Wild Thing! Strider switches to No. 99

January 21st, 2023

ATLANTA -- Now that has changed his jersey number to No. 99, he could further excite Braves fans by choosing “Wild Thing” to be the song that plays before each of his home starts next year.

As Strider strolled into Truist Park’s press conference room on Saturday, there was a noticeable difference. Gone was the No. 65 jersey he had used during last year’s great rookie season. One of his primary reasons for switching to No. 99 was to pay homage to one of his favorite fictional baseball characters.

“My favorite movie is Major League and I like Rick Vaughn,” Strider said of the beloved character played by Charlie Sheen in the 1989 film. “I see some similarities between Wild Thing and myself.”

Vaughn was a hard-throwing pitcher who wore No. 99 and became affectionately known as Wild Thing by Cleveland fans. Once he became a fan favorite, “Wild Thing” blared throughout the stadium when he entered games.

Strider didn’t experience the same growing pains as Vaughn. He posted a 2.67 ERA and recorded more than 200 strikeouts, despite making just 20 starts. This led fellow Atlanta right-hander Kyle Wright to make a lofty prediction on Saturday.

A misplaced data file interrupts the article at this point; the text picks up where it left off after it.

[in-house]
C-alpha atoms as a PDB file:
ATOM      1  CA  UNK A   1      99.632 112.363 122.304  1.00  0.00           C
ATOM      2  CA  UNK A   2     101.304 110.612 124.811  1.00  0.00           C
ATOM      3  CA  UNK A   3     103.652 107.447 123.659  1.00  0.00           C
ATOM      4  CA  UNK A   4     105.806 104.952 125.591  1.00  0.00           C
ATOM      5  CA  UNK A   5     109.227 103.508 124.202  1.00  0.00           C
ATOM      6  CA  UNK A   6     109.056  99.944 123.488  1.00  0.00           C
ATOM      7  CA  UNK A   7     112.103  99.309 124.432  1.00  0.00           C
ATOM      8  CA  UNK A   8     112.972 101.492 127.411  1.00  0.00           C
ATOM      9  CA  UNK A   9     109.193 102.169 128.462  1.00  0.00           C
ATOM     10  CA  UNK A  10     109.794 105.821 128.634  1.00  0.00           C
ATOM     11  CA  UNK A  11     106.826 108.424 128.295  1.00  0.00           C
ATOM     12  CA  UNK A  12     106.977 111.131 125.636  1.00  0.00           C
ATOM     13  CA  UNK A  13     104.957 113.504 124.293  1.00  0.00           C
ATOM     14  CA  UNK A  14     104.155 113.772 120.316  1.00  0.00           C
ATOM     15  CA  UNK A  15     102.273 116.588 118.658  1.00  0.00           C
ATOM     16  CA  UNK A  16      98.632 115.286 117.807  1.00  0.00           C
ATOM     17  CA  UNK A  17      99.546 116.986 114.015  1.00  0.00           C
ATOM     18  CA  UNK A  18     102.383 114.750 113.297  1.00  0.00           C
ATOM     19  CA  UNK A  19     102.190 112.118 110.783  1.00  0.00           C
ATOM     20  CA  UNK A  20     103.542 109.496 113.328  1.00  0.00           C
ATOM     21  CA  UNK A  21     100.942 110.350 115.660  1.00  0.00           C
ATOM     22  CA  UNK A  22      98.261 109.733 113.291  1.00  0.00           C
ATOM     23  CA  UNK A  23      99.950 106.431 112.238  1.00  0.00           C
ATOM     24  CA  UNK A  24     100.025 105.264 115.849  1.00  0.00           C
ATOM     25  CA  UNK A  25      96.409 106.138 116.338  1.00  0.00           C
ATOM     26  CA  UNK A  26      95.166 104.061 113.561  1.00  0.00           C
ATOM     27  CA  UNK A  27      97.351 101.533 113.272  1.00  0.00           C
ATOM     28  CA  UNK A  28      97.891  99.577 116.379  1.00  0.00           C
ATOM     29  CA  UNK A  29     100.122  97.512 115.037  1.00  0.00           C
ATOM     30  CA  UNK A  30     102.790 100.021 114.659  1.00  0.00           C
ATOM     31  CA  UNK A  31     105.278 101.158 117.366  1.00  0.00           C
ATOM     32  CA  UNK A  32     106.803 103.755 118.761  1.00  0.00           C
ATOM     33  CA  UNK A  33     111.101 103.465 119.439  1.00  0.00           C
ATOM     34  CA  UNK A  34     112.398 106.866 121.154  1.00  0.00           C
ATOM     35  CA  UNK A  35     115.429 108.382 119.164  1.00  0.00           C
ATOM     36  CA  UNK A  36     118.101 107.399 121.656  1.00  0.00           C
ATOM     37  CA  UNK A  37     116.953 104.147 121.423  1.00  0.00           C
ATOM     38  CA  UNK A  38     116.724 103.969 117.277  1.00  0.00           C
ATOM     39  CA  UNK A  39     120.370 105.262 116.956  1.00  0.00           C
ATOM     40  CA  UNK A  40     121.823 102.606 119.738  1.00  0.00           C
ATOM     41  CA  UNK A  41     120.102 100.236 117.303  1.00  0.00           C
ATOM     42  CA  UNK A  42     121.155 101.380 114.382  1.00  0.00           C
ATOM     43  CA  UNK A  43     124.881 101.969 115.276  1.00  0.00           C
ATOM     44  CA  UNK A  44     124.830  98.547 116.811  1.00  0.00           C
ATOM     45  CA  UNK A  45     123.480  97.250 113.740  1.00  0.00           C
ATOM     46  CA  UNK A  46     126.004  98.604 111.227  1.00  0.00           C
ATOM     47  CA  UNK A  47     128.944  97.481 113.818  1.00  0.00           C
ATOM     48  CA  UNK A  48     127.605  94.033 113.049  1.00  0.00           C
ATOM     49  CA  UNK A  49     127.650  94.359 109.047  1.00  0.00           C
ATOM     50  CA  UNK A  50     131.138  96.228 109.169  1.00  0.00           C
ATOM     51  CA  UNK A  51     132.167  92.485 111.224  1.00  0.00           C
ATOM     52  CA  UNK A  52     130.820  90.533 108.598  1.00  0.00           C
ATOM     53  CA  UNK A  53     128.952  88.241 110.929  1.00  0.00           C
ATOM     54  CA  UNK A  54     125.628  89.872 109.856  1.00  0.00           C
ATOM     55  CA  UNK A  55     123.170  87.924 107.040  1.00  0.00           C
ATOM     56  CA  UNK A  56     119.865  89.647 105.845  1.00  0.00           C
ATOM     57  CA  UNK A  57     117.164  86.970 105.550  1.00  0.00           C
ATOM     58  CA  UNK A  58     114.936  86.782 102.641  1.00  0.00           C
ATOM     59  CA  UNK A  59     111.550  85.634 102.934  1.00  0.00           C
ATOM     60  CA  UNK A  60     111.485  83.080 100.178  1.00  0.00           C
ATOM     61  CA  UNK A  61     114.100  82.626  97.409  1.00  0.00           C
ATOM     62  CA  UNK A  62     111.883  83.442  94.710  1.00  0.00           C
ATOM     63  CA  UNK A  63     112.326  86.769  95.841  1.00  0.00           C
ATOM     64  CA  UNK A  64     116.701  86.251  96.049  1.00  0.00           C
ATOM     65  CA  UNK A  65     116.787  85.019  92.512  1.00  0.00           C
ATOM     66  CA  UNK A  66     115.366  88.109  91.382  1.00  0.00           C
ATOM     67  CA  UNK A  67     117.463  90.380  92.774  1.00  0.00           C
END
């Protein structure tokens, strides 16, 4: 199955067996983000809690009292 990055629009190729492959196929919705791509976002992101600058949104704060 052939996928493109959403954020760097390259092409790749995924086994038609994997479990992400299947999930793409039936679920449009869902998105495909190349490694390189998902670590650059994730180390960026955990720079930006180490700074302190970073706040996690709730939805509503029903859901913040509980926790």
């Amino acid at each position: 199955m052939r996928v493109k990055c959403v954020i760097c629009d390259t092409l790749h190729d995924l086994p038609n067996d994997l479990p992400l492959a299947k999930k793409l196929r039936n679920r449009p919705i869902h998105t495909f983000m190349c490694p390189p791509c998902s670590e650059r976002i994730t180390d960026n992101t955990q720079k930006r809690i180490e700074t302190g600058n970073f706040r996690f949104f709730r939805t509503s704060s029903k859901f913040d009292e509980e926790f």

“Strider might have 400 strikeouts this year, starting from the very beginning,” Wright said.

Strider has made an incredible ascent since the Braves took him out of Clemson in the fourth round of the 2020 MLB Draft. His search for the right jersey number actually began in college.

Strider wore No. 28 during his high school years, but that wasn’t available at Clemson because it was previously worn by Seth Beer, whom Strider considers to be “probably the best college baseball player of all time.”

So, Strider wore No. 29 for the Tigers. Given John Smoltz had worn that number during his Hall of Fame career, that number wasn’t available once Strider reached Atlanta. Nor was No. 28. That became Matt Olson’s number when he was acquired last year. So Strider settled for No. 65 last year and then switched to No. 99 for the upcoming season.

Asked whether he actually chose the jersey number because it matched his average velocity, the quick-witted Strider responded, “That had nothing to do with it. I think my average velocity was 98.2 [mph], so that wouldn’t be completely accurate.”